Our physical dependence upon water is reflected in the central place that water takes in the practices and beliefs of world religions. Water is recognized as a sacred gift, and is upheld as the common heritage of all creation. We say that water is a sacramental commons because water sustains all life.
-from CRL’s “Water: A Sacramental Commons for All”
And yet, despite this vital need we have for water,
1. 1.8 billion people around the world lack access to safe water.
2. Globally, a third of all schools lack access to safe water and adequate sanitation.
3. In low- and middle-income countries, a third of all healthcare facilities lack a safe water source.
4. The World Economic Forum in January 2015 ranked the water crisis as the No. 1 global risk based on impact to society (as a measure of devastation).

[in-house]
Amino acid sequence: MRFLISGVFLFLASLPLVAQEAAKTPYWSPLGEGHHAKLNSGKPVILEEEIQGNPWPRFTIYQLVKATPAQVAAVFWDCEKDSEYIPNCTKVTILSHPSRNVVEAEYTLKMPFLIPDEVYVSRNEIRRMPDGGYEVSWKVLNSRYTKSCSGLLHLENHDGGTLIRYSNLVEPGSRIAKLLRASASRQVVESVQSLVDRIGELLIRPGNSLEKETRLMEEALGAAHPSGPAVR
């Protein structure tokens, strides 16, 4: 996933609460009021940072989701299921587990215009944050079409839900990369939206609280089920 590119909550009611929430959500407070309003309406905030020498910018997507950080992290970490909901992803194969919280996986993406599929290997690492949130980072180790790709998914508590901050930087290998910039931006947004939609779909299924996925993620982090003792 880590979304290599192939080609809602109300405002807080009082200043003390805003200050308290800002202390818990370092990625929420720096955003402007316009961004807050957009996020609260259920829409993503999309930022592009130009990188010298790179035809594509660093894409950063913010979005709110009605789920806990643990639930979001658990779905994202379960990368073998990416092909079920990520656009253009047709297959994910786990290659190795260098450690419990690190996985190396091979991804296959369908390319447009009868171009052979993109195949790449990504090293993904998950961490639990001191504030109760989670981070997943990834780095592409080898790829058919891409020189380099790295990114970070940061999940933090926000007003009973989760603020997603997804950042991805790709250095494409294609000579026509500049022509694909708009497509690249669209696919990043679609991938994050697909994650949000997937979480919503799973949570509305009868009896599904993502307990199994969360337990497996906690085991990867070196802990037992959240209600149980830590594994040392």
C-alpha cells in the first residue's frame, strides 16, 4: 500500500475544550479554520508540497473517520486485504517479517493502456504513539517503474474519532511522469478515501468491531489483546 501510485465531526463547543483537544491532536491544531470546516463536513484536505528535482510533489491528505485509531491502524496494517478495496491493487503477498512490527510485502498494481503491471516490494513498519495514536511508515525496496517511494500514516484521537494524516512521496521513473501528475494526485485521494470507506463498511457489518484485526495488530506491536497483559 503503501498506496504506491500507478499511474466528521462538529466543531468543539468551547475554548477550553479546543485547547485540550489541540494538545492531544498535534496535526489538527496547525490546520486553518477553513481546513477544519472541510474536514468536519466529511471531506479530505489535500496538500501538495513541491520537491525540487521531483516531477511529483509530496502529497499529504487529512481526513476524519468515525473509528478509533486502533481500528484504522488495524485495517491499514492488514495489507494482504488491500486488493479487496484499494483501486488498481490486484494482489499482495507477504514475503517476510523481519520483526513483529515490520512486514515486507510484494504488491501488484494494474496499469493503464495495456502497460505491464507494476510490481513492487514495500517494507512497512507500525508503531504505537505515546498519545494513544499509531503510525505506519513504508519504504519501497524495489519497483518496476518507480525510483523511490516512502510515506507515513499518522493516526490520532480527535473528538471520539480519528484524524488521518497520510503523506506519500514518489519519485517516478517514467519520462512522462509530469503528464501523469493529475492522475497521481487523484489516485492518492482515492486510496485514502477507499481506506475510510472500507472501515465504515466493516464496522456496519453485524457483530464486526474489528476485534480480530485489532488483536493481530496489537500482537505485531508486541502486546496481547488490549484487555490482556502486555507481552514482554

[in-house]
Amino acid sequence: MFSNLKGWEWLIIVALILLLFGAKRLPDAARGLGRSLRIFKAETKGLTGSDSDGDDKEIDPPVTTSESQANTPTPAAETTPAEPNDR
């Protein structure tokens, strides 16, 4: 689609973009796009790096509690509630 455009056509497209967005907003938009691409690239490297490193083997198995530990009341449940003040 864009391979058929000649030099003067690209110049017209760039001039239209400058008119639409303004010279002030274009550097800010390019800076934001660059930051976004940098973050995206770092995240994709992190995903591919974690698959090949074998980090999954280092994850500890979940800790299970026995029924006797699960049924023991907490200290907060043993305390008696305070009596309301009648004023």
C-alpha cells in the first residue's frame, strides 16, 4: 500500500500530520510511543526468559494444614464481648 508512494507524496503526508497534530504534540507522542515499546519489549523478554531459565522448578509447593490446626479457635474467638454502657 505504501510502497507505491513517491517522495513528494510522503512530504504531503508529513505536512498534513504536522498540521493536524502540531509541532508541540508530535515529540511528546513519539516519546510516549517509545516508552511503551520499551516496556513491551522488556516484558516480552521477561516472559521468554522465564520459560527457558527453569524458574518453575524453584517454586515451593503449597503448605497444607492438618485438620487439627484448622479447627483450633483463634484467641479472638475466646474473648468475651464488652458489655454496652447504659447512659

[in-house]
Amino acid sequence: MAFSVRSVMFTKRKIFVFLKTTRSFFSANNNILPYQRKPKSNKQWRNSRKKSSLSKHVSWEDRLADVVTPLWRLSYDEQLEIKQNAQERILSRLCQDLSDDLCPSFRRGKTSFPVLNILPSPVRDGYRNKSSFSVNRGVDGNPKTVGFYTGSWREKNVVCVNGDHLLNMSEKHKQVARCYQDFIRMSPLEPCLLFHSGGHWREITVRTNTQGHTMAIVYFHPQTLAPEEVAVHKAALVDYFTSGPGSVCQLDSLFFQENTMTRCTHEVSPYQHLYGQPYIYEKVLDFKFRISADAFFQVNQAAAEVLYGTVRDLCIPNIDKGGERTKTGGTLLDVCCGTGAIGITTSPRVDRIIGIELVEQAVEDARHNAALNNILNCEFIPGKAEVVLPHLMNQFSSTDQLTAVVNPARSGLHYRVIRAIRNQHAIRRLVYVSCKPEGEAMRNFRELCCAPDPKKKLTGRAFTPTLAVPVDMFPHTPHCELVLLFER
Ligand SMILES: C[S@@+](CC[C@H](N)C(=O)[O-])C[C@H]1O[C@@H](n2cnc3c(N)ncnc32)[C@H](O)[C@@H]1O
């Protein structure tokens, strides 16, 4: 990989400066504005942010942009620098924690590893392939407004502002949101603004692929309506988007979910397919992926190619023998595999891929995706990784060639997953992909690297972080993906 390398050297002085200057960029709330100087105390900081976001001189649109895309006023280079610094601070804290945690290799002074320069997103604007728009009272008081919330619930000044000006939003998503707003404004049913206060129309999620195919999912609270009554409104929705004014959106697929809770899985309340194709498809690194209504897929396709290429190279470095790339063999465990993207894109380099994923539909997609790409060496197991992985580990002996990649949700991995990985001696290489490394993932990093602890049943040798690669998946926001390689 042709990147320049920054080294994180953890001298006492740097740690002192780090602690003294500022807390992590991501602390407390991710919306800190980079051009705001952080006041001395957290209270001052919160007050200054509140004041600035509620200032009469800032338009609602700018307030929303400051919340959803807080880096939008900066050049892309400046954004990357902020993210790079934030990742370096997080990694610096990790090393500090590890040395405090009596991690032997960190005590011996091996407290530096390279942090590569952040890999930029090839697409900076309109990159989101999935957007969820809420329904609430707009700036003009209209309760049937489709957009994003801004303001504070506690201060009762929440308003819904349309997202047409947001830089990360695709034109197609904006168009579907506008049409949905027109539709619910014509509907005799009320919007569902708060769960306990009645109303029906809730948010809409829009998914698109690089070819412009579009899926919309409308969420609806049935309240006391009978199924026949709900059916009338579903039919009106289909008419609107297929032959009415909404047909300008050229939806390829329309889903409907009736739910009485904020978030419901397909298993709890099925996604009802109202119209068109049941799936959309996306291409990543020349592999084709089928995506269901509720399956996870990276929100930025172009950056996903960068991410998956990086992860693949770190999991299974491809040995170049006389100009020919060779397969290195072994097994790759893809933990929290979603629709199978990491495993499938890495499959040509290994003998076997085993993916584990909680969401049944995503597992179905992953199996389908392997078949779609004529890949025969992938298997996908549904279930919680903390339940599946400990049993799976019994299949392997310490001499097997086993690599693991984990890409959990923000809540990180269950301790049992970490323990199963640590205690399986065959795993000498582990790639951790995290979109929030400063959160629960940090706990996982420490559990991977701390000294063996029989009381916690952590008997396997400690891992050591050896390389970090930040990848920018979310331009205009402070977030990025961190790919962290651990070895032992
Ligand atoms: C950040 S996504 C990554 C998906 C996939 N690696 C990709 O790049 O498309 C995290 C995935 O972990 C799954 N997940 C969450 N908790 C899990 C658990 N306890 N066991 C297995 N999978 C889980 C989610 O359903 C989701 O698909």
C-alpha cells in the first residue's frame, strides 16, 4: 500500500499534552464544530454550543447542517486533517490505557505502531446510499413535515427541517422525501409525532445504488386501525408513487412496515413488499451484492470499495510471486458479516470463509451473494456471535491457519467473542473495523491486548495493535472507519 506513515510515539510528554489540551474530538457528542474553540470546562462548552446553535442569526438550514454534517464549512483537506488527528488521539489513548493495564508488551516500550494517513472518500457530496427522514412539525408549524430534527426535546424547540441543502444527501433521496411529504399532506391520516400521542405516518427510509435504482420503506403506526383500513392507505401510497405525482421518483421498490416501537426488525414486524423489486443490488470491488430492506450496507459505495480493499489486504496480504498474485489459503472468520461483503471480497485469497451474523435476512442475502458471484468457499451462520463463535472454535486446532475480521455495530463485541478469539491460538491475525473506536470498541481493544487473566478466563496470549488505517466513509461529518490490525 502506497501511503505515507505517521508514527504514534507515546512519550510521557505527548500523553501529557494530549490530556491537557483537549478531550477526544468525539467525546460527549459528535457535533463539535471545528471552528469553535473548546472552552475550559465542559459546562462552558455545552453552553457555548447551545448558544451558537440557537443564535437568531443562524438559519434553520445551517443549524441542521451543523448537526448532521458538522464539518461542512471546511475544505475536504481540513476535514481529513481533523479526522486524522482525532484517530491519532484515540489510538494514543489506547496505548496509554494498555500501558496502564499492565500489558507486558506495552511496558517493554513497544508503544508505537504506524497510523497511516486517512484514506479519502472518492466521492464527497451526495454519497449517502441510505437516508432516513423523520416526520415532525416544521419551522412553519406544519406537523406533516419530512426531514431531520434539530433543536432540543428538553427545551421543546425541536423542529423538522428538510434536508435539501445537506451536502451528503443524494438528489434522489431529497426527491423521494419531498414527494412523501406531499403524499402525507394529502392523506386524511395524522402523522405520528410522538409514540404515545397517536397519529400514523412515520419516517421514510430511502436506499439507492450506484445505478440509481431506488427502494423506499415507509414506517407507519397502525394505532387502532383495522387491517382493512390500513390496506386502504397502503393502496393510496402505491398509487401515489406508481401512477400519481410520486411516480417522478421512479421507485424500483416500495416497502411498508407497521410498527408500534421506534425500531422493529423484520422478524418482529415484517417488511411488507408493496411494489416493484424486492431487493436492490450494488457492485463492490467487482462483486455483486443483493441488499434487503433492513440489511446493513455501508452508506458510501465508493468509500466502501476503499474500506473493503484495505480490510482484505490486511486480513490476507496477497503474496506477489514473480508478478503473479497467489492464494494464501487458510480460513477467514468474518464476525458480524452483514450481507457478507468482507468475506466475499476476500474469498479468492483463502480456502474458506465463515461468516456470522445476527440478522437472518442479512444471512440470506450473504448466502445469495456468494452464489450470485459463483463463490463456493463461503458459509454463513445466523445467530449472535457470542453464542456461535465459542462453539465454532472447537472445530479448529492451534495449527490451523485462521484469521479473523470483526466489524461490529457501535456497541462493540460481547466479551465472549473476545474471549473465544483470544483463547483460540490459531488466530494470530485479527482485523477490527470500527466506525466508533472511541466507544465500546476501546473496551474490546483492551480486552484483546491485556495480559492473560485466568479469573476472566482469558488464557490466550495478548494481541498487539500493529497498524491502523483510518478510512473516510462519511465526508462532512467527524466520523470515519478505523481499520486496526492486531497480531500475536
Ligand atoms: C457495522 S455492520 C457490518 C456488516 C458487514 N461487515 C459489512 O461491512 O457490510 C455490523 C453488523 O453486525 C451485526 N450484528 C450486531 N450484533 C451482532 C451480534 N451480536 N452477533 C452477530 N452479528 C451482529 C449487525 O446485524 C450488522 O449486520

5. The incidence of children suffering from stunting and chronic malnutrition — at least 160 million — is linked to water and sanitation.
6. More than 840,000 people die from a water-related disease each year, including diarrhea caused by bad drinking water, hygiene and sanitation.
7. Eighty-two percent of people who don’t have access to “improved” water live in rural areas.
8. More than one-third of people worldwide lack access to a toilet, more than the number of people who have a mobile phone.
9. Women and children spend 125 million hours collecting fresh water every day. Individual women and children spend as many as six hours collecting fresh water daily.
10. Every 90 seconds a child dies from a water-related disease.
11. Universal access to safe water and sanitation would result in $18.5 billion in economic benefits each year from deaths avoided alone, a return of $4 for every dollar spent on safe water access.
12. The amount of safe water could drop by 40 percent in 15 years if people do not change the way they use water.
Listen to Vatican Radio’s piece on the importance of water justice by clicking here.